Famous in France, yet largely unknown in the rest of the world, Marama Vahirua is a star of Tahitian football. The only player from the island to have played professional football to date, the Papeete-born striker has been Tahiti’s pride and joy since making his debut for Nantes back in 1998.
A celebrated figure in the French game for the last 15 years, Vahirua, who is currently on loan with Greek club Panthrakikos, has never forgotten where he comes from, marking every goal he has ever scored with a special tribute to the island of his birth.
In 14 seasons in Ligue 1, the pint-sized front man has dropped to one knee 91 times and given a couple of strokes on an imaginary paddle. It is a goal celebration loaded with meaning for a player who harboured childhood dreams of becoming a surfer, and has always enjoyed a canoe race or two with his old friends.
“I’ve made the paddle a symbol of my country,” the player told FIFA.com. “Celebrating like that when I score is my way of paying tribute to Tahiti, that’s all. It’s also become my trademark.”
It is a trademark that has travelled well. Having worn the colours of Nantes, Nice, Lorient, Monaco and Nancy in that order and won the Coupe de France in 2000 and the French league title in 2001, Vahirua decided to try his luck in Greece last summer, at the age of 32.
There are no regrets about the move: “I am very happy and I’ve done absolutely the right thing in coming here. The weather in Greece is pretty similar to that of Tahiti, though I live in the worst part of the country in that respect.”
His five goals, various assists and boundless energy in the front line could well help his new club stay up in their first season back in the Greek top flight.
“Technically and tactically the level is lower than in France, but teams play to win here and games are a lot more open,” explained the Tahitian target man. “I’m still paddling though, which has helped Greece get to know my country a little better.”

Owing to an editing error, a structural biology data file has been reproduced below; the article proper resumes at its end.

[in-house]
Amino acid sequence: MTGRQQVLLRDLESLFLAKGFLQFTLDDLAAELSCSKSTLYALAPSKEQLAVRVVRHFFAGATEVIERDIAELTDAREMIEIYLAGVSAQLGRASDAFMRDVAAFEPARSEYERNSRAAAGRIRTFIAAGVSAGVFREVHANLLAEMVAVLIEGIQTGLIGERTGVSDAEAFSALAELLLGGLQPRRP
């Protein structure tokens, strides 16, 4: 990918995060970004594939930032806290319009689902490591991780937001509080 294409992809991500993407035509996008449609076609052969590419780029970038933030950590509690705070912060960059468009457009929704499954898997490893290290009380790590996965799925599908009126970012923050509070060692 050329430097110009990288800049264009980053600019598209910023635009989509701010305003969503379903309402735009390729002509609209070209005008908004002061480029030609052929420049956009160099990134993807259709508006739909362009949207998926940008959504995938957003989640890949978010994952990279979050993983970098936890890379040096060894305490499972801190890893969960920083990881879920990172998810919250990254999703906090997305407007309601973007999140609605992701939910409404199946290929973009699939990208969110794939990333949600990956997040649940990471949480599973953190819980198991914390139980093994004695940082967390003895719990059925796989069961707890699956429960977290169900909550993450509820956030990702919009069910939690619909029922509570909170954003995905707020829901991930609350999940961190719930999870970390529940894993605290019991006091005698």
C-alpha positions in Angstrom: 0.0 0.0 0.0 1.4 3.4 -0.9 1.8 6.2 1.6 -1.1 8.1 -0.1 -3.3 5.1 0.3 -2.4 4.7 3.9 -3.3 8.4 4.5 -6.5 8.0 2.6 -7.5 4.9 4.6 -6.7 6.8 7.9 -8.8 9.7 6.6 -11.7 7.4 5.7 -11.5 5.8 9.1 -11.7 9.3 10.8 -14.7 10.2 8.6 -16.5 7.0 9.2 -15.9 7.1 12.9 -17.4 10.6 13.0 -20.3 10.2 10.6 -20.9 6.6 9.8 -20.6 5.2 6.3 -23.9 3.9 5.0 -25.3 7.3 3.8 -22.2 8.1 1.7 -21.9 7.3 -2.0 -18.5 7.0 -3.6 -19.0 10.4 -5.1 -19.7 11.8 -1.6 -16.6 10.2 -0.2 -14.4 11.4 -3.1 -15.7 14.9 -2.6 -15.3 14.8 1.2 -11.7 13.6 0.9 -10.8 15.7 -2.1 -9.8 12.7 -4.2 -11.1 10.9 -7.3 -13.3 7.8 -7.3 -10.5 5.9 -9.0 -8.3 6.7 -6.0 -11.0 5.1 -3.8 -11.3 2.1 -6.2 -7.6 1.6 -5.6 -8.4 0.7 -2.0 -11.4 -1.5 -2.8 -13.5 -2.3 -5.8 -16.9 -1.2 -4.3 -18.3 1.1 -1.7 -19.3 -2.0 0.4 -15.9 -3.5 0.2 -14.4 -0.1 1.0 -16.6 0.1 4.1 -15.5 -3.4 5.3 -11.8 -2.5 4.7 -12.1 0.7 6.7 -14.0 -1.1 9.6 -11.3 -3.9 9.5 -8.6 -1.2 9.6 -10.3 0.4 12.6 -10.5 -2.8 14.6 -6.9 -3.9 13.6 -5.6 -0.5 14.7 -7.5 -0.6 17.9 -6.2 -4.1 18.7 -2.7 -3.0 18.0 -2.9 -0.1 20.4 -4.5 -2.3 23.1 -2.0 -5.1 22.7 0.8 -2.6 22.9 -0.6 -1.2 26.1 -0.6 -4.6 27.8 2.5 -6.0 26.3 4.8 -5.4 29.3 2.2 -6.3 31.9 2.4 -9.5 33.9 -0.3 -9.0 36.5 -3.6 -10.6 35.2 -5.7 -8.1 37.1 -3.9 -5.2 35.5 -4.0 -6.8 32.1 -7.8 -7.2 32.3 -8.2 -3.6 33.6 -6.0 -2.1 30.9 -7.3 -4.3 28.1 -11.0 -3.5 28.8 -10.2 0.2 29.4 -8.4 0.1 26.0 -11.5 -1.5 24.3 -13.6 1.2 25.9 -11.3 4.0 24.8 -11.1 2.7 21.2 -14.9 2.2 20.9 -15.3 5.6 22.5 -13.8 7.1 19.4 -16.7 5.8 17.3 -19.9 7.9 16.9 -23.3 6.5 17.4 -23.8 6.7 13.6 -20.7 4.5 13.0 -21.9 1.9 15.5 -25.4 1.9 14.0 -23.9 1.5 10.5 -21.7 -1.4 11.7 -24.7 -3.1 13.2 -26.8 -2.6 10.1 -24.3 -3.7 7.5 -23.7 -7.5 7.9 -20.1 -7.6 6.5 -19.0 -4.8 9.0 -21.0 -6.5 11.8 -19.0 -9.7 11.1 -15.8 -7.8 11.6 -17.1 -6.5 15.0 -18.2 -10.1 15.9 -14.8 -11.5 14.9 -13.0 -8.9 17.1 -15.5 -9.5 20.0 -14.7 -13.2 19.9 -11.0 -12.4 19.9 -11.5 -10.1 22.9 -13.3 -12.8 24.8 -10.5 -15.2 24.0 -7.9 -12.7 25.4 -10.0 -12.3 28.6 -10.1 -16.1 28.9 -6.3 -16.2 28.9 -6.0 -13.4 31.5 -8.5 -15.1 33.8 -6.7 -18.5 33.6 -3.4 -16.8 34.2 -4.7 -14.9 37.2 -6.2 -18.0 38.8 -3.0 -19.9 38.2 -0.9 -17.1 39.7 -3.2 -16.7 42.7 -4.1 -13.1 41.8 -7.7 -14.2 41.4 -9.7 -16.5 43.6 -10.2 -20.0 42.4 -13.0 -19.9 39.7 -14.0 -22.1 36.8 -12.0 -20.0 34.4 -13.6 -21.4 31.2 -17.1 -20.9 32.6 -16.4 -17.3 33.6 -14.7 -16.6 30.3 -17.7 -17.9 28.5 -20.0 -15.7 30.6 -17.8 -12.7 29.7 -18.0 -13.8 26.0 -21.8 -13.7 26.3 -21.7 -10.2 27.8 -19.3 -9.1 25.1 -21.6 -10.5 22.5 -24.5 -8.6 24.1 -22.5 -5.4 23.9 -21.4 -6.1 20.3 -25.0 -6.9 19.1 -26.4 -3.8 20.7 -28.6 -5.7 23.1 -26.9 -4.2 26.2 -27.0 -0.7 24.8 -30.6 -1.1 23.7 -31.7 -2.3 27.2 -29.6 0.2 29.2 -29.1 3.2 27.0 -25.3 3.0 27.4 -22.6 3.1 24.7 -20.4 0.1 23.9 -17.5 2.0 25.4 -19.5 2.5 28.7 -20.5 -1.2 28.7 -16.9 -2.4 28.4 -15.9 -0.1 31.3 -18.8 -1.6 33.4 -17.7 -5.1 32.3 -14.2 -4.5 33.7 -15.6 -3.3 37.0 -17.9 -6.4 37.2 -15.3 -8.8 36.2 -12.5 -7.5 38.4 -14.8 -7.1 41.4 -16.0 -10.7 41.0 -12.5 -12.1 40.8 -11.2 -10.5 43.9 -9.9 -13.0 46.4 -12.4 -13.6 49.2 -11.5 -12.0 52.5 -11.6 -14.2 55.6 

As it happens, Tahiti’s global footballing profile is about to receive a major boost in any case. In winning last year’s OFC Nations Cup, the Toa Aito (Iron Warriors) booked a place at the FIFA Confederations Cup Brazil 2013, which will take place on 15-30 June.
Vahirua, who has always made his professional career more of a priority than winning caps for Tahiti, is hoping to be there: “All being well I should be part of the squad. I really hope I make it.”
The hopes of an island
“It’s a fantastic opportunity for a country like ours,” added Vahirua. “It’s a unique chance to raise the standard of our football even higher and of sport in general. A lot of people have been working towards that goal in Tahiti for many years. We’re making progress and this competition will help us make even more.
How are you ever going to progress if you don’t take on these types of sides? This is a springboard for Tahitian football, and that’s great.
“It’s the chance to show that Tahitian football can expand beyond the islands and go even further," he continued. "You can make a living from the game if you work at it and I’d love to see that happen for Tahiti’s players. Obviously the Confederations Cup is a door that’s open to the professional world.”
It was in a cup match many years ago that Vahirua got himself noticed in France. Shortly after being spotted in a Coupe de France tie when playing for Tahitian side AS Pirae, he joined Nantes’ prestigious academy, where he soon earned the nickname “Tahiti goal”. Fifteen years later, high hopes are being invested in him as Tahiti prepare to make their debut appearance at the Festival of Champions, not that he is feeling the pressure.
“Not at all. It’s a positive pressure,” he said. “It’s the first time in the history of Tahitian football that we’ve qualified for a tournament as big as this. It goes without saying that people are expecting a lot of me, but there are 11 players in a football team and then you’ve got the substitutes too. It’s not going to be down to me whether we win or lose.”
Drawn in Group B alongside Spain, Uruguay and Nigeria, Vahirua and Tahiti are in no way deluding themselves about the task ahead: “We have to be realistic. We’re a team of amateurs, in the noble sense of the word.
"We can’t compete on the same level as these teams, but that’s all part of the learning process for us. How are you ever going to progress if you don’t take on these types of sides? This is a springboard for Tahitian football, and that’s great.”
Later in the year, on 18-28 September to be exact, Tahiti will find itself back on the international scene when it hosts the FIFA Beach Soccer World Cup, when the Tiki Toa will have another opportunity to take on the world.
“The team is a bunch of friends,” said Vahirua, wrapping up our chat. “I played with most of them when I was a youngster, and that’s how we all start out in Tahiti. Naea Bennett, the captain of the team, is my first cousin. I’ve asked him to keep a place for me in the team. If I’m available, then why not?”